SACRAMENTO, Calif. - A proposed ballot initiative that could potentially expand gaming beyond American Indian tribes has been submitted to the state as the first step to getting on the November 2004 ballot.
The initiative could potentially legalize slot machines at California racetracks and card clubs, who are also the main sponsors of the initiative. There is, however, one curious catch. If successful, the initiative would only take effect if tribes do not agree to give up roughly a quarter of their earnings to the state's general fund.
This echoes the campaign pledge of California Governor Arnold Schwarzenegger to try and wrest additional amounts of gaming revenue money from the state's gaming tribes.
Gov. Schwarzenegger's office said that the governor "does not support" the proposed initiative but stopped short of saying that he would oppose it.
"Gov. Schwarzenegger would rather negotiate with the tribes directly," said a Schwarzenegger press aide who asked to not be identified.
Though most tribes and tribal organizations oppose it, it is unclear how far that opposition will go.
Derron Marquez, the chairman of the San Manuel Band of Mission Indians has said in various press reports that if the measure is eventually passed, it may not be detrimental to the tribes' fortunes, and may "throw in the towel" and not spend any resources to oppose the measure.
Marquez was taken ill and was unable to clarify his comments for Indian Country Today before press time. Indian gaming consultant Michael Lombardi characterizes Marquez' sentiment as, if passed the initiative may also ultimately allow tribes to expand their gaming bases.
Discarding the existing agreements could quite possibly allow an increase in the number of tribal slot machines which are currently capped at 3,000.
The California Nations Indian Gaming Association (CNIGA), a lobbying group for tribal gaming, has expressed fairly tepid opposition. CNIGA sources say that their position is only "initial opposition," and leaves open the possibility for them to change their stance if the measure progresses.
However, gaming consultant Lombardi, who currently works for the St. Augustine Band of Mission Indians is more pointed in his attacks against the proposed measure.
Lombardi calls the backers of the measure "special interests," and characterizes its potential passage into law as "another broken treaty." He points out that the main backers of the initiative are the owners of the large Hollywood Park racetrack and Hustler Magazine Publisher Larry Flynt, who ran for governor promising to legalize all forms of gambling in the state.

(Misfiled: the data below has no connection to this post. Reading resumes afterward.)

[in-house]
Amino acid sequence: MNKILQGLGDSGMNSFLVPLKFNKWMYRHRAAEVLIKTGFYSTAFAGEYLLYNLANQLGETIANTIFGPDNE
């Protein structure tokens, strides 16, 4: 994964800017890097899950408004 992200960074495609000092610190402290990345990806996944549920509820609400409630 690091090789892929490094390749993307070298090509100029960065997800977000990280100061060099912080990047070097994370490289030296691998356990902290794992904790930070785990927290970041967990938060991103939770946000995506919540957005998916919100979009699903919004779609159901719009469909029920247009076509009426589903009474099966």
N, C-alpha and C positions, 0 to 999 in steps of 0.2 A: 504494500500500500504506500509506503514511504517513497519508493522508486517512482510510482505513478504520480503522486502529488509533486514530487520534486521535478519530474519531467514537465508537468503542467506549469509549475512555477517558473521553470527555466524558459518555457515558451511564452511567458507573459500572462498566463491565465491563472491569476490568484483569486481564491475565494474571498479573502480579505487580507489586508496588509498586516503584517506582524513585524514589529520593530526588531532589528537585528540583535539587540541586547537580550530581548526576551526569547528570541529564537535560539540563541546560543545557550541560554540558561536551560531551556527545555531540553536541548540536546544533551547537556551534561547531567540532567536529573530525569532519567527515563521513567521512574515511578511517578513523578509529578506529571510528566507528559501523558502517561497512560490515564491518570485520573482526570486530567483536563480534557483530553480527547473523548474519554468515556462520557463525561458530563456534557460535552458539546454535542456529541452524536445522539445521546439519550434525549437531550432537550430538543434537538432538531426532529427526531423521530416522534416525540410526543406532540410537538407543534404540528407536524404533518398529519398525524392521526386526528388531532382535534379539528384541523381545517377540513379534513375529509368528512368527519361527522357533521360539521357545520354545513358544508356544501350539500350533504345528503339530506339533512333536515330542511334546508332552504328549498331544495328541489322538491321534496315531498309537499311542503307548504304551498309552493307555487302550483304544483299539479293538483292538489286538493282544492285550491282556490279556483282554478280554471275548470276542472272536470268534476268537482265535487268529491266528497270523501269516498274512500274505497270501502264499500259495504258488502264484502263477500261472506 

"You have a group of white millionaires that want to essentially break a three and a half-year-old agreement that the state made with the tribes," said Lombardi.
Lombardi maintains that the goal behind the initiative is to give the state greater leveraging power in negotiating greater revenue sharing with tribes. As things stand right now, the tribes have 20-year agreements with the state and there is nothing that would legally require them to go to the bargaining table with the new governor.
However, the passage of this initiative could change that scenario dramatically. Its passage would require tribes to go to the bargaining table within 90 days and agree to give up 25 percent of their revenue to the state or else gaming would be expanded to five racetracks and 11 card clubs who could then operate a total of 30,000 machines. That number is roughly equal to the existing number of slot machines in California's tribal casinos.
Another curious aspect of the proposed initiative is that it would set up a similar revenue sharing agreement with tribes who have small gaming operations or none at all. Currently the gaming tribes pay $1.1 million yearly to each of the other eligible tribes, and under the proposed initiative the additional slots would increase the pay $1.2 million annually and not require casino tribes to pay into the fund.
Though Lombardi characterizes this as a "cynical attempt to divide the tribes," it is too early to tell whether this will have any serious traction among any of the tribes who would be on the receiving end of such a fund.
The initiative also has received early backing from two prominent county sheriffs. Los Angeles County Sheriff Lee Baca and Sacramento Country Sheriff Lou Blanas have both gone on record as supporters, ostensibly for revenue that would go directly to law enforcement.
However, the Los Angeles Times reports that Baca received considerable support from Hollywood Park and some card clubs in Southern California.
Calls to Blanas were not returned. However Baca spokesman Steve Whitmore refutes charges that Baca is in the pockets of his supporters. He points to several programs that Baca has supported that have caused consternation with his supporters such as homeless rehabilitation, domestic abuse and jail programs.
"Because of the budget problems in California, it has encouraged (Sheriff Baca) to seek alternative forms of law enforcement funding," said Whitmore.
For the measure to qualify for next November's ballot backers would have to collect nearly 600,000 signatures and pass in the general election. Thus far, the proposed bill does not yet have a title or summary and has only been filed with the state attorney general's office.
The proposed initiative represents the latest attempt by the state's card clubs to legalize Las Vegas style gaming in their establishments. They unsuccessfully sued the state last year and made some legislative attempts to enter the slot machine market that also failed.